We join millions of Americans today in sadness and outrage in response to Russia's unprovoked assault on the peace-loving people of Ukraine. Vladimir Putin, the thug and former KGB head of the Soviet secret police, reportedly murdered countless enemies of the State in his day. Now, as President of Russia, he has rained down terror on innocent Ukrainian men, women, and children, who are desperately trying to defend their beloved homeland. As of this writing, their cries for help have largely fallen on deaf ears, as our weak President and European leaders have dithered.
Putin's act of war is reminiscent of Adolf Hitler who invaded Poland on September 1, 1939. He needed an excuse for the attack, so he ordered his Gestapo to simulate border incursions by Polish forces and had a half dozen concentration camp inmates killed. Their dead bodies were dressed in Polish uniforms essentially to create an illusion designed to dupe the international community into believing that Germany was the victim of Polish aggression. That, along with other staged raids,1 became his pretext to overrun the border and massacre tens of thousands of Polish citizens. Then, after a bloody and devastating conquest, he set up puppet regimes dominated by Nazi operatives. In the following months and years, Hitler rounded up six million Jews, Gypsies, homosexuals, and mentally-disabled people, and killed them in the gas chambers of Auschwitz and other extermination camps.
In a sense, there is a similarity between then and now. What "the Fuhrer" did to Poland and Europe in 1939 was profoundly evil. Likewise, what Putin is doing 83 years later is also unconscionable. This Russian tyrant didn't even bother to concoct an excuse to send guns, tanks, and planes into Ukraine. The brave Ukrainian people are resisting his merciless invasion against impossible odds.
Such is the history of man's inhumanity to man. War has a way of escalating and usually leads to a wider conflagration. Hitler's murderous assault led to the Second World War and the deaths of 50 million people around the world. On June 18, 1914, Archduke Franz Ferdinand of Austria and his wife, Sophie Duchess of Hohenberg, were riding in an open touring car on a city street in Sarajevo. A madman ran out of the crowd and fatally shot them both. The aftermath of those murders led to World War I and the deaths of 25 million people around the world. Violence begets violence.2
Is the human race ready for another worldwide military catastrophe? Many prognosticators warn that it is likely. They say that Putin wants to rebuild the Russian Empire which collapsed in 1989. That implies that after Ukraine, the Baltic States may be his next objective. Some believe that Putin's greater goal is the NATO countries, beginning with Poland and Eastern Europe.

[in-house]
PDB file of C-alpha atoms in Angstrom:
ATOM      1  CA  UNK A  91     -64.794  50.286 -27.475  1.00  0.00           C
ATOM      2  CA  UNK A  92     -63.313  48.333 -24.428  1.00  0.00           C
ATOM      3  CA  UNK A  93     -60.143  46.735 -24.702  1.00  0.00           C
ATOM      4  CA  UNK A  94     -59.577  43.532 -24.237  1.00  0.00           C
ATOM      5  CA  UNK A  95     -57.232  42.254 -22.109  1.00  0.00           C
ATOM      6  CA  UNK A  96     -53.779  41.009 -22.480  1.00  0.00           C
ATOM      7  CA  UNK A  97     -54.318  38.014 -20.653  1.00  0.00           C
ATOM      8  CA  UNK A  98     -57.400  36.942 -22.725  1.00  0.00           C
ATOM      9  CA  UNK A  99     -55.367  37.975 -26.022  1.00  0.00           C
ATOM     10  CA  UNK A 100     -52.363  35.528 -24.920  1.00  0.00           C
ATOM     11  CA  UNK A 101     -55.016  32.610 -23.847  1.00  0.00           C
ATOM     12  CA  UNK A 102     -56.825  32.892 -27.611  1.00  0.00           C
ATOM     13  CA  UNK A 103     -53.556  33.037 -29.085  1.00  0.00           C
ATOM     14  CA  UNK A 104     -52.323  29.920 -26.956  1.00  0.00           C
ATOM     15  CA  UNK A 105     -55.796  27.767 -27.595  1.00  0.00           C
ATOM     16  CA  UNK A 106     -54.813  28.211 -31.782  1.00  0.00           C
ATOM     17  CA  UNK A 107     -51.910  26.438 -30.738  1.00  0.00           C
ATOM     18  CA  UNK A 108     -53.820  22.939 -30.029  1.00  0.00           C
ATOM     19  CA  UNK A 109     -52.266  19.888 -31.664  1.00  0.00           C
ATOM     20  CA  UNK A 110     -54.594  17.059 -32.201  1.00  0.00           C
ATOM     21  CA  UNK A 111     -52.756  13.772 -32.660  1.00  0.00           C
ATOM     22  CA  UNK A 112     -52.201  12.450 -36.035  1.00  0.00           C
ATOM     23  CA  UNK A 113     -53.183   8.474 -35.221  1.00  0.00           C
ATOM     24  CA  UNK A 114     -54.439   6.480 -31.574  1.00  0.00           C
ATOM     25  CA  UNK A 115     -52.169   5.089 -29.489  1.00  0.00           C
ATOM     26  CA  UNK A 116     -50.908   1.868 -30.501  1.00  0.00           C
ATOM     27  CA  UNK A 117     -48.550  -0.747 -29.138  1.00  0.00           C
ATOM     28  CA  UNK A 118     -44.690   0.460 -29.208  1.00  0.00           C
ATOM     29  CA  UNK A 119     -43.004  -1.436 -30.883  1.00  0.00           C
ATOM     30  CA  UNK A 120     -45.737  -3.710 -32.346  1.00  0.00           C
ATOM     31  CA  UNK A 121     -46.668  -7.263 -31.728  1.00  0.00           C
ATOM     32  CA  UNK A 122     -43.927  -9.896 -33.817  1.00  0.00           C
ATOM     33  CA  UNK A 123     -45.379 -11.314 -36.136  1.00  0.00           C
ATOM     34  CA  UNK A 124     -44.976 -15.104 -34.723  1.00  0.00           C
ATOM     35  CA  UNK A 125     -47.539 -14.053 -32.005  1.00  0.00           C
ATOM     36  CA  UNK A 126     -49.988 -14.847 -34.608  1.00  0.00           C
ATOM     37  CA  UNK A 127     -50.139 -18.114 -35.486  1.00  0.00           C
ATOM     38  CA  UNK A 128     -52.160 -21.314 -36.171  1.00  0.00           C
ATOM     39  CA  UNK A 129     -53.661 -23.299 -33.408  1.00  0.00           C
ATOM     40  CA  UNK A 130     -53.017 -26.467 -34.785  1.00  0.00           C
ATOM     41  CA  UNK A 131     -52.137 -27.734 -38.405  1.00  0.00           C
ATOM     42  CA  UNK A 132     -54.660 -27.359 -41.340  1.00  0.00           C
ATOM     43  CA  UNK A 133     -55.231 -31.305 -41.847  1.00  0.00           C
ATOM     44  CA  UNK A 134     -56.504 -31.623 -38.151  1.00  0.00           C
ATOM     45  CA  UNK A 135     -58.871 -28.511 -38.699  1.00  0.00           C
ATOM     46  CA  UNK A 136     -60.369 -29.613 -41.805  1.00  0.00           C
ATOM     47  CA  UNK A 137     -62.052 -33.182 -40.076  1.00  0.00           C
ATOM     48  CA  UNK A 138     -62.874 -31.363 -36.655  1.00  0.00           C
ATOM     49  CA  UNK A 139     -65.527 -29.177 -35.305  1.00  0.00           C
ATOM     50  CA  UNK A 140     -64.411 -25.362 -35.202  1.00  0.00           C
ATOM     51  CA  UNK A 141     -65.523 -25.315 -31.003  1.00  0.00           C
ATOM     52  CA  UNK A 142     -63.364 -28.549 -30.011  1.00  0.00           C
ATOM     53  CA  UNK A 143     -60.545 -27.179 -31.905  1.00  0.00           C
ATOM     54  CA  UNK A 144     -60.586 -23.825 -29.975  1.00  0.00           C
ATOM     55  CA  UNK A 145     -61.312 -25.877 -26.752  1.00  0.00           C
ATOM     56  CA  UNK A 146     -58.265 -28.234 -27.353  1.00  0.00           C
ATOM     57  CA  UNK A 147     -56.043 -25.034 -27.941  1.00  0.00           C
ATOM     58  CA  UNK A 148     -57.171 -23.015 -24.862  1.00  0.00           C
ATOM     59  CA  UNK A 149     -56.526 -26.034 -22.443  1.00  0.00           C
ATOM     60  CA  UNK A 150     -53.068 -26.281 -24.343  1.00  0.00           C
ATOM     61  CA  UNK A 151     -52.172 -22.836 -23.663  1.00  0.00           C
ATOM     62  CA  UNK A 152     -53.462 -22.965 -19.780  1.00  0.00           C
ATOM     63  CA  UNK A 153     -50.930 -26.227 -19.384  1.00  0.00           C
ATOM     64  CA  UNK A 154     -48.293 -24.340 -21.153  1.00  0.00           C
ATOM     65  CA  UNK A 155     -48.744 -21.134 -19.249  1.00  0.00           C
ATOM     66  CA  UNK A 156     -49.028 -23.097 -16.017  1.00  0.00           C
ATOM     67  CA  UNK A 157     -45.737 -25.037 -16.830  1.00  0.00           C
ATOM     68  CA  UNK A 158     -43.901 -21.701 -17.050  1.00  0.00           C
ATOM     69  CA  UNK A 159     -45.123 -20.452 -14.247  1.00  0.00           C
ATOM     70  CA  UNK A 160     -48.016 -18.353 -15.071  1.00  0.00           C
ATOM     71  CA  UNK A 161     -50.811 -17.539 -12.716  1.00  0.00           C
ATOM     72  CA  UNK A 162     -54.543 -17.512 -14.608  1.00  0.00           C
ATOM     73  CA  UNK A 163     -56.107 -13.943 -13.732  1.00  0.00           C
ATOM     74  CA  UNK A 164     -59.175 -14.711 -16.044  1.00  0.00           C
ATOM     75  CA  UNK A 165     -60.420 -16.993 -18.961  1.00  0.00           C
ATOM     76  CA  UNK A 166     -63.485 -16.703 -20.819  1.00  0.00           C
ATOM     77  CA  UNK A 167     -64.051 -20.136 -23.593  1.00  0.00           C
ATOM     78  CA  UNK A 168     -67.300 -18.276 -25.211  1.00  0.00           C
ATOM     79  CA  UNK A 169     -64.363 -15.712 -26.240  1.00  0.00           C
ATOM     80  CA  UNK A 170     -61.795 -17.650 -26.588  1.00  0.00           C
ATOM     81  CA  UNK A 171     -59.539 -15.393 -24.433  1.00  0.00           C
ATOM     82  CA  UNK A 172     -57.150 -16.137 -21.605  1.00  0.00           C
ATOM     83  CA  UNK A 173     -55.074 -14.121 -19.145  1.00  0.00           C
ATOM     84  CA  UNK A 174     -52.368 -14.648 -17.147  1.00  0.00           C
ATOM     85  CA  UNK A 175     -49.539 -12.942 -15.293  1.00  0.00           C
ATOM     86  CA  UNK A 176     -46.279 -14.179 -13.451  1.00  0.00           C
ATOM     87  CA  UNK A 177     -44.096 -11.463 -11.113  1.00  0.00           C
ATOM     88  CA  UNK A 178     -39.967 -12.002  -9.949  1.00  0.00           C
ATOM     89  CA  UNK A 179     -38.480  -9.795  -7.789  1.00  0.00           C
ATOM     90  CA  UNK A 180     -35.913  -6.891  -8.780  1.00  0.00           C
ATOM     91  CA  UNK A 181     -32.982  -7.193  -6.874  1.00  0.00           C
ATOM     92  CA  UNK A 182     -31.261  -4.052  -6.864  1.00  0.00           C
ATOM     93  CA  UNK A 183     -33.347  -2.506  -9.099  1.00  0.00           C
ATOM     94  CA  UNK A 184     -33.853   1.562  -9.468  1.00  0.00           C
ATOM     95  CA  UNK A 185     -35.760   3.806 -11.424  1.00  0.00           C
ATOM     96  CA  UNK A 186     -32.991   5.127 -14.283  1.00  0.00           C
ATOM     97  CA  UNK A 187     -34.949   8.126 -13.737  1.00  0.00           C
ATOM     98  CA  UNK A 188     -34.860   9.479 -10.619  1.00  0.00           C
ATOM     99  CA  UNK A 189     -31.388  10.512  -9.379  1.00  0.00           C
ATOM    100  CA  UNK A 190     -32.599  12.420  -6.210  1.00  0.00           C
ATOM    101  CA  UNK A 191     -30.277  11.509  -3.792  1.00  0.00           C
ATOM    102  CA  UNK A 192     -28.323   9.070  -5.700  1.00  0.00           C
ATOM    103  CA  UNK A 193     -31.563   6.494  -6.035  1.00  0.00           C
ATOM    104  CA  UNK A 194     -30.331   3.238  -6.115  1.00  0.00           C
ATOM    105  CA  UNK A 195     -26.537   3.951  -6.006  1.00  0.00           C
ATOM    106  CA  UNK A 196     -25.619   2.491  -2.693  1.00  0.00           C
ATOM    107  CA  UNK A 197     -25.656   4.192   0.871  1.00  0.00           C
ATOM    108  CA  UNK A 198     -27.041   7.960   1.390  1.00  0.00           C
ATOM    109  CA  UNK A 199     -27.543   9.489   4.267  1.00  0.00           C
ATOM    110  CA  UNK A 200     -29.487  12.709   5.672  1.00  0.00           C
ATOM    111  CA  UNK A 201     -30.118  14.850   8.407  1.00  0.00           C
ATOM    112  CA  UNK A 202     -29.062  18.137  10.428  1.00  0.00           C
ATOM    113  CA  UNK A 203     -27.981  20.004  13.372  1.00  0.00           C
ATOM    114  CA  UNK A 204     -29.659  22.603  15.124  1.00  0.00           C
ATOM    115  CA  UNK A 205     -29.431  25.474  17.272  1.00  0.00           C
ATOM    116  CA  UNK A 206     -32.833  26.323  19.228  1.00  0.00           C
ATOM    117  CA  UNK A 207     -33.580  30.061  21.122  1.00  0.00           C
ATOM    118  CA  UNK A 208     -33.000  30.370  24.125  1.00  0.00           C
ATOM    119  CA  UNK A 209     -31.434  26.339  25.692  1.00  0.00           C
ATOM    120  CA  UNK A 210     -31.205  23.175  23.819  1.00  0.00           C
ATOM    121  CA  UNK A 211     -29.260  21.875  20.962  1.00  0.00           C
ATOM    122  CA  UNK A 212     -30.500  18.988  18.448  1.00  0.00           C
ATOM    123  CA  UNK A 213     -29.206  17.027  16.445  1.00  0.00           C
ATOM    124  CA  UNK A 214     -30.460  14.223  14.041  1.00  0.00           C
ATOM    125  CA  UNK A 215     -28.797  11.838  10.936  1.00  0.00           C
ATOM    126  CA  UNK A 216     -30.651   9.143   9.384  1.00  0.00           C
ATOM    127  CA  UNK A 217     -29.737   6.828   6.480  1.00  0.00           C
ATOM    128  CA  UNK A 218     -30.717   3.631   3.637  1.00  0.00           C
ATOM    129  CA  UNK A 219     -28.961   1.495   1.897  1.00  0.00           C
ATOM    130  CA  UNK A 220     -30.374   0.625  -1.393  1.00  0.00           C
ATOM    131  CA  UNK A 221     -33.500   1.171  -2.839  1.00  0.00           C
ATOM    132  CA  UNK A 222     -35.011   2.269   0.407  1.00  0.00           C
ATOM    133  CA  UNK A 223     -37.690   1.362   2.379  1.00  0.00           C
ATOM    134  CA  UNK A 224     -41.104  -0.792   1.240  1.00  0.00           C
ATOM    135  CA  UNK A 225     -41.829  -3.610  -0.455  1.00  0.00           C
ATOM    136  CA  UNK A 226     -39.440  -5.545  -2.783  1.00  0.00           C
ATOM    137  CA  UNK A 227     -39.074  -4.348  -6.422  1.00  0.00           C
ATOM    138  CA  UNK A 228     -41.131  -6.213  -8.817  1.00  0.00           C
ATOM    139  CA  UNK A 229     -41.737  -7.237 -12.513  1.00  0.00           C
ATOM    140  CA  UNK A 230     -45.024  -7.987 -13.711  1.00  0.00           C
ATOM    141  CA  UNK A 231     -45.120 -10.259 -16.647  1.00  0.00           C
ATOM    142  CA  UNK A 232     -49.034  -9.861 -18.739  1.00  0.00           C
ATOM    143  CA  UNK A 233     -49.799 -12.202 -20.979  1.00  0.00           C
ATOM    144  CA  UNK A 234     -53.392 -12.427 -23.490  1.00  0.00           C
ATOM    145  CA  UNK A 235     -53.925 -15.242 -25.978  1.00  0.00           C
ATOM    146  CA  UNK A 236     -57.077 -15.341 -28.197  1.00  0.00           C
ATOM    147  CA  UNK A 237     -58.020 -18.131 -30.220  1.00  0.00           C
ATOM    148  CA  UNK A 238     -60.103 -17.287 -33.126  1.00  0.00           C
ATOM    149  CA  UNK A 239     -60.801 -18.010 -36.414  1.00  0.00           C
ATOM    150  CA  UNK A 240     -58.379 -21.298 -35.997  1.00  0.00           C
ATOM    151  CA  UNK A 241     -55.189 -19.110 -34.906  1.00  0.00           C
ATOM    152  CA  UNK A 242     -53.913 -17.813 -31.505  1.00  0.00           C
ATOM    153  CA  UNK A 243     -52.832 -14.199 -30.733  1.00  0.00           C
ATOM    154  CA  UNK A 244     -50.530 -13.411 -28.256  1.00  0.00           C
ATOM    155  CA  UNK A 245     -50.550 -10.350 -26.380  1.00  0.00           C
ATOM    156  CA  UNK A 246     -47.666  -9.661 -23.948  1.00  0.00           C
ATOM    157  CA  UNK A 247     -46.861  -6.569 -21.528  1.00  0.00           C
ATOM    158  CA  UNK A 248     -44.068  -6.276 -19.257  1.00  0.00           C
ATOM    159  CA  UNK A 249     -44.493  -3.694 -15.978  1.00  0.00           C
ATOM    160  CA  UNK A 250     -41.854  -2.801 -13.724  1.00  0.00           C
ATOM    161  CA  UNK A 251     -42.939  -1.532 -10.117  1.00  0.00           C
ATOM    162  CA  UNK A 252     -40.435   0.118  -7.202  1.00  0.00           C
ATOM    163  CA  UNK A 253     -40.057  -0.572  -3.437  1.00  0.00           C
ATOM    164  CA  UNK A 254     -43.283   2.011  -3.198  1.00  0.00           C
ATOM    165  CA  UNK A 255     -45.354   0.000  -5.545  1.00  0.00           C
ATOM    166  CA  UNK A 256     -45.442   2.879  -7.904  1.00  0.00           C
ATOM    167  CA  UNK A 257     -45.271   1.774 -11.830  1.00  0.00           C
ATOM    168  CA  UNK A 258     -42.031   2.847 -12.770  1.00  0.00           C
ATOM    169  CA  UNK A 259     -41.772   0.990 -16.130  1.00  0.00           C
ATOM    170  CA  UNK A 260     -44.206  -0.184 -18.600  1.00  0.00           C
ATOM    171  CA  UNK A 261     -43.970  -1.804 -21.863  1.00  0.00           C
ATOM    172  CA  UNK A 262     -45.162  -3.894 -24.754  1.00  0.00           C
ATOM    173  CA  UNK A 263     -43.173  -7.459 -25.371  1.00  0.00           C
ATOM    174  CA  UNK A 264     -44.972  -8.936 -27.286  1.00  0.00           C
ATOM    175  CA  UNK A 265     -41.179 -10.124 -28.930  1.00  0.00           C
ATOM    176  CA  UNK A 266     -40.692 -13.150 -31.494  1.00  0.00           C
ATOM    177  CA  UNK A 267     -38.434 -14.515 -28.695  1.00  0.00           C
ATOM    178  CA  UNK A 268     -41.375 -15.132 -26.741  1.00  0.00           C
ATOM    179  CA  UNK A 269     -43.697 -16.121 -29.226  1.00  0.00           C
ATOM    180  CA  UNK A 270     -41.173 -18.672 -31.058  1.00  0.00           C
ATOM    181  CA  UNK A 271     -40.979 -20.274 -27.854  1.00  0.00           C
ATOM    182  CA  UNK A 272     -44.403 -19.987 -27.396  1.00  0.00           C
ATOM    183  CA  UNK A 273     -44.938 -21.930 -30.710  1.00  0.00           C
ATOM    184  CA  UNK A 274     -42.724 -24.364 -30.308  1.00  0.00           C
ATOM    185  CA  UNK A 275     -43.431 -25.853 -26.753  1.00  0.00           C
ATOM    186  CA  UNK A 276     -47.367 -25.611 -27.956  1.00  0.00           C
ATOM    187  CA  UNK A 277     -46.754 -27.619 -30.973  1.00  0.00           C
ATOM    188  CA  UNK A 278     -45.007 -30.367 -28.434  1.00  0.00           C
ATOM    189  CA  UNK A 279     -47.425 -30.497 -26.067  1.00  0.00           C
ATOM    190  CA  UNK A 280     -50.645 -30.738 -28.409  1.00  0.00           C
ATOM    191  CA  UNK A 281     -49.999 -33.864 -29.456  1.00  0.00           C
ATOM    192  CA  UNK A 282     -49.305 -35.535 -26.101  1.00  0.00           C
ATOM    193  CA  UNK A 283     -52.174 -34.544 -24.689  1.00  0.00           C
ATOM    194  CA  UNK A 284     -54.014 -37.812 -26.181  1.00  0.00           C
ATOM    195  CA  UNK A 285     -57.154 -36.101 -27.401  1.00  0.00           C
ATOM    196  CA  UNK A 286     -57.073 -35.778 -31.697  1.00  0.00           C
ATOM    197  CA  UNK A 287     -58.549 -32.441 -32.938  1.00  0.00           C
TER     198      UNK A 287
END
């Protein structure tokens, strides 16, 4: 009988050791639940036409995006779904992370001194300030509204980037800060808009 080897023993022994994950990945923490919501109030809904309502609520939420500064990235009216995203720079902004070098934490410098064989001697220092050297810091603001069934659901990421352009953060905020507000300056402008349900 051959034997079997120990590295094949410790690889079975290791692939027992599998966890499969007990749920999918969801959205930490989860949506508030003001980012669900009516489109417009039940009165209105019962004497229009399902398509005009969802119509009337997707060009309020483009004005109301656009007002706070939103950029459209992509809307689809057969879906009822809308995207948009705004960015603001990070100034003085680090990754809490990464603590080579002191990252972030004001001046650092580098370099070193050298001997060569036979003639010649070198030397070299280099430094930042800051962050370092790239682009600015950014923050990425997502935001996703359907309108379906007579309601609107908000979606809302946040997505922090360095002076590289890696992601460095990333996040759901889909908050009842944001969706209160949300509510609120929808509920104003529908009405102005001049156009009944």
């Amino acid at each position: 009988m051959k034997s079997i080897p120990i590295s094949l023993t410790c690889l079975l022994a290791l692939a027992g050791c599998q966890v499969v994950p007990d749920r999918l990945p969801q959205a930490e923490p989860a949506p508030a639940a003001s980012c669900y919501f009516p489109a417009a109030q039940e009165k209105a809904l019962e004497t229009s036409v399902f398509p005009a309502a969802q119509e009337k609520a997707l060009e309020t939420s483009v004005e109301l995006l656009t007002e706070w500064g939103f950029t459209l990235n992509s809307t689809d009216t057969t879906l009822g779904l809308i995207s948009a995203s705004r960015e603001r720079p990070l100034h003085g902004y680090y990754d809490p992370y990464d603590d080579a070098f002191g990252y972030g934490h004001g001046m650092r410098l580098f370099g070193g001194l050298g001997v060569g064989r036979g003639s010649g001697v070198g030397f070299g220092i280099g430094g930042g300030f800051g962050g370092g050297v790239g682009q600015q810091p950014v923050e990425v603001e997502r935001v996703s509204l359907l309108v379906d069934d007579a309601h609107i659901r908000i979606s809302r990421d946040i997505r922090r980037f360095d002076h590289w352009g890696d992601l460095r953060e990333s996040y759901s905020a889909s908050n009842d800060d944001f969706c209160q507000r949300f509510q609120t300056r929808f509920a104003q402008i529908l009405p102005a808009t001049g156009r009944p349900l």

And then there is China, with its thirst for world domination. What about Iran and North Korea? A couple of weeks ago, Putin said he would consider using nuclear weapons if necessary, and ordered the Russian Army's nuclear forces to be on combat alert.
The most frightening scenario is a two-headed threat. On the one hand is Vladimir Putin, in complete control of one of the world's premier nuclear forces. On the other hand is a weak, indecisive President of the United States, Joe Biden. That could be a recipe for disaster.
Yet throughout the history of humankind, the sheer essence of freedom rings stronger than any dictator's arsenal. As President Ronald Reagan rightfully declared in his inaugural address, which I witnessed in 1981:
Above all, we must realize that no arsenal or no weapon in the arsenals of the world is so formidable as the will and moral courage of free men and women. It is a weapon our adversaries in today's world do not have.3
This is true for Americans as well as our Ukrainian brothers and sisters. Regardless of the size of the bully, there are valiant men and women who will anchor themselves to liberty's calling—for themselves and for future generations.
But where do we go from here? While I'm not an authority on such issues, the world seems poised on a knife-edge of destiny, and we must remember that the Bible speaks of such matters.
We should be like the sons of Issachar, who "understood the times and knew what to do." (I Chronicles 12:32) It is time for concerted prayer, especially for the people of Ukraine. Let's call upon our loving God who cares about those who are suffering. Please pray also for our country, which is in desperate need of a revival that will sweep the nation and bring us back to our spiritual roots. Let it begin with you and me.
May God's hand of mercy be upon Ukraine and all freedom-loving nations.
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